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The Random Ingredients Found in Coffee Will Absolutely Shock You
You might think you take your coffee with just a little milk, but if it's made with packaged ground coffee instead of freshly ground coffee beans, it might contain some extra ingredients — like wheat, soybeans, brown sugar, rye, barley, corn, rice, black beans, acai seeds, cocoa seeds, triticale, and plant husks and sticks, according to a new report being presented by Brazilian researchers at the 248th National Meeting and Exposition of the American Chemical Society (ACS) this week.
While the study authors say that small amounts of these ingredients are harmless for most people, you might not want to expose yourself to triggers you're allergic or sensitive to. And while more research is needed, study author Suzana Nixdorf, Ph.D., a researcher at the State University of Londrina in Brazil, says it is possible that coffee grinds could, at least in theory, contain enough of these fillers to trigger a reaction.
Also worth noting: More fillers mean less actual coffee per scoop, which translates to less caffeine (Nooooo!) and potentially, more calories in every cup, she says.
When you buy whole coffee beans, though, it's easier to detect extraneous ingredients (accidentally added in the packaging process or purposefully added to increase the product's weight) than it is when you buy coffee grounds or, worse, instant coffee. (The consistency of instant coffee makes it tough to detect extraneous ingredients, so manufacturers are more likely to get away with adding hidden fillers, at least in Brazil, Nixdorf says.) The United States tends to import raw, green coffee beans and is generally more diligent than other countries in , Nixdorf says, so rest assured that coffee sold in this country should be less contaminated than the stuff sold elsewhere.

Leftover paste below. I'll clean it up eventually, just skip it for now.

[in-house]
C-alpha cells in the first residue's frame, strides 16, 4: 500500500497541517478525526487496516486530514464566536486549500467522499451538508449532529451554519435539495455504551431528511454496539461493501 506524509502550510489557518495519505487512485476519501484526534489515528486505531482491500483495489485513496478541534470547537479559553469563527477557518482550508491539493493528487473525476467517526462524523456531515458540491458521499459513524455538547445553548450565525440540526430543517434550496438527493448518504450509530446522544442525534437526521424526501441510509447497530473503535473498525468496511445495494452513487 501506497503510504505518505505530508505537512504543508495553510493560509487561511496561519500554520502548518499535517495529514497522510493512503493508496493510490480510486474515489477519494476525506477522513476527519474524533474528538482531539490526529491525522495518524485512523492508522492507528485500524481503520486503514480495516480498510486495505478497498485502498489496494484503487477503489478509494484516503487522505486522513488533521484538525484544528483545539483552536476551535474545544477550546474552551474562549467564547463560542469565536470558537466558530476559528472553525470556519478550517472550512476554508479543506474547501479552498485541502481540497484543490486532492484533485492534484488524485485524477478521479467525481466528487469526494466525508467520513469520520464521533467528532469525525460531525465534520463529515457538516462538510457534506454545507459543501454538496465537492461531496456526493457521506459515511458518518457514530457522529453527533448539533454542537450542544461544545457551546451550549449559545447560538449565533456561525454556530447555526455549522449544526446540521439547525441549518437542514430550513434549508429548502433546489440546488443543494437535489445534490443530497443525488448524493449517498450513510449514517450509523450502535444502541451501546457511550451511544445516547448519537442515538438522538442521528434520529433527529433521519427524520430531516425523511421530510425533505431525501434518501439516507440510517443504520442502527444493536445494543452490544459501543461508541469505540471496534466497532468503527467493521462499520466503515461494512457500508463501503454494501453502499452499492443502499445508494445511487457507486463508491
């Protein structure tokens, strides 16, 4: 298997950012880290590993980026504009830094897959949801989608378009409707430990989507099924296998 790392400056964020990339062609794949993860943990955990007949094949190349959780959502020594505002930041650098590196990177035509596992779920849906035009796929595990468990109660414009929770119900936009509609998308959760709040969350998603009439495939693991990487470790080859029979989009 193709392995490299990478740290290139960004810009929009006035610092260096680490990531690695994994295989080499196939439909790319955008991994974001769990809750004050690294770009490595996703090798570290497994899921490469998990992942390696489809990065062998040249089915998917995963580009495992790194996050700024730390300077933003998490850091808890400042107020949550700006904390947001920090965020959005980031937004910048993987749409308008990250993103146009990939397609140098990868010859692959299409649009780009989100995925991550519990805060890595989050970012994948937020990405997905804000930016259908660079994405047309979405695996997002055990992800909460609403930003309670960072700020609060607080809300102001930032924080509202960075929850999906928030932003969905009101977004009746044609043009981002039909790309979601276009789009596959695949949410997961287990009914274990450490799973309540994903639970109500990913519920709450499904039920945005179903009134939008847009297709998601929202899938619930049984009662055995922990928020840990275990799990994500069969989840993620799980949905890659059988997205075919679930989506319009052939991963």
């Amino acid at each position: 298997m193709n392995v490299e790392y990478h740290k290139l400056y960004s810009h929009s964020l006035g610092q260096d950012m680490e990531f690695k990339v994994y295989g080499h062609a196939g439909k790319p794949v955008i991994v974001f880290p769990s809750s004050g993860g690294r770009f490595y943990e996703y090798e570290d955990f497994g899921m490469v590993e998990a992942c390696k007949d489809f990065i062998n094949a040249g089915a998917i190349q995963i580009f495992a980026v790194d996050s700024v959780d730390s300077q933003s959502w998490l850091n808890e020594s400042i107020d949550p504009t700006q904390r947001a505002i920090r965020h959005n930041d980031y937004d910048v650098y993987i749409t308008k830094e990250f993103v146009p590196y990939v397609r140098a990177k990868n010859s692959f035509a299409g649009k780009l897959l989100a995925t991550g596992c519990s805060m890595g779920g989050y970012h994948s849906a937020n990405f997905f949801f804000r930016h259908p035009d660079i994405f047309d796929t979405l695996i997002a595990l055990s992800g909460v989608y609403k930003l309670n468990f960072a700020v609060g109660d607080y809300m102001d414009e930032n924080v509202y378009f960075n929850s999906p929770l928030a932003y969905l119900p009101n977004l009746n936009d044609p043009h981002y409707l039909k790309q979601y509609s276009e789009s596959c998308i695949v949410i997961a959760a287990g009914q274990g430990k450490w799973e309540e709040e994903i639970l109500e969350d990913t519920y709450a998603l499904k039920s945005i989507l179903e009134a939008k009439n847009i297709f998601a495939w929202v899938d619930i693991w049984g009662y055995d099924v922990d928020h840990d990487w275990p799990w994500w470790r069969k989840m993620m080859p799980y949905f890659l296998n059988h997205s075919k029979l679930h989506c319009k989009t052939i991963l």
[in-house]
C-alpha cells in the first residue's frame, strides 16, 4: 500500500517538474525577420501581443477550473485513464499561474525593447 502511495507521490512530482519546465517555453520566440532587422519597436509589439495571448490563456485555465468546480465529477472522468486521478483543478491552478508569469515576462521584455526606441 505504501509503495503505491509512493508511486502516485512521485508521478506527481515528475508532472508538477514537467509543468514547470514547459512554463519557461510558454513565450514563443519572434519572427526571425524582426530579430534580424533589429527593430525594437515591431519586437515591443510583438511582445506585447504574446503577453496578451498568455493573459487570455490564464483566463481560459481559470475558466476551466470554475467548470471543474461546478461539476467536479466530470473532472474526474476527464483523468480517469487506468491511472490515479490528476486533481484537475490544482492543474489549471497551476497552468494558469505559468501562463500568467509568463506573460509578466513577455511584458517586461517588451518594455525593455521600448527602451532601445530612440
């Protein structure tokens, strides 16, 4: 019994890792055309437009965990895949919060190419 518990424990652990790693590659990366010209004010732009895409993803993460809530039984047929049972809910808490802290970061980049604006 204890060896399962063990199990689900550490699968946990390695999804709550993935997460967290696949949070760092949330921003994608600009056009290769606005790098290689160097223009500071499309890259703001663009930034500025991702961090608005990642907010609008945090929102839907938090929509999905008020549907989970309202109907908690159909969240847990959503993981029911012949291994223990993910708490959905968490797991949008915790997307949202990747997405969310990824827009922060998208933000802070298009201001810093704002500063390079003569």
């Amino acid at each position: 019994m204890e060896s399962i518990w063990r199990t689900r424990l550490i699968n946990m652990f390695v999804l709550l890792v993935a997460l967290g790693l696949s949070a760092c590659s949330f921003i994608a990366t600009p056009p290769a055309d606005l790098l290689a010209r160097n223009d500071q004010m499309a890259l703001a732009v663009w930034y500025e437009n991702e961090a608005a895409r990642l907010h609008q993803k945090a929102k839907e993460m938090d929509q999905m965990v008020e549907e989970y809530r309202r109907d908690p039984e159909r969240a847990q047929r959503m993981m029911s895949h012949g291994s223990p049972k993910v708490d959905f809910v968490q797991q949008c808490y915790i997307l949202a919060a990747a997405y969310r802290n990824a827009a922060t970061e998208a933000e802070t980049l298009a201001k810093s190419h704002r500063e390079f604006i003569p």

Nixdorf's team has discovered a new test that can detect extra ingredients in coffee grinds before they end up in the market and inside your mug, but until that goes mainstream (no word yet on when that might happen), you might want to play it safe when you buy imported coffee by sticking with whole beans to grind at home or brewed coffee that's made from beans that are ground onsite. And if you're inclined to buy coffee outside the U.S., don't go for the cheapest coffee brands, which are less likely to contain 100 percent coffee, Nixdorf says.
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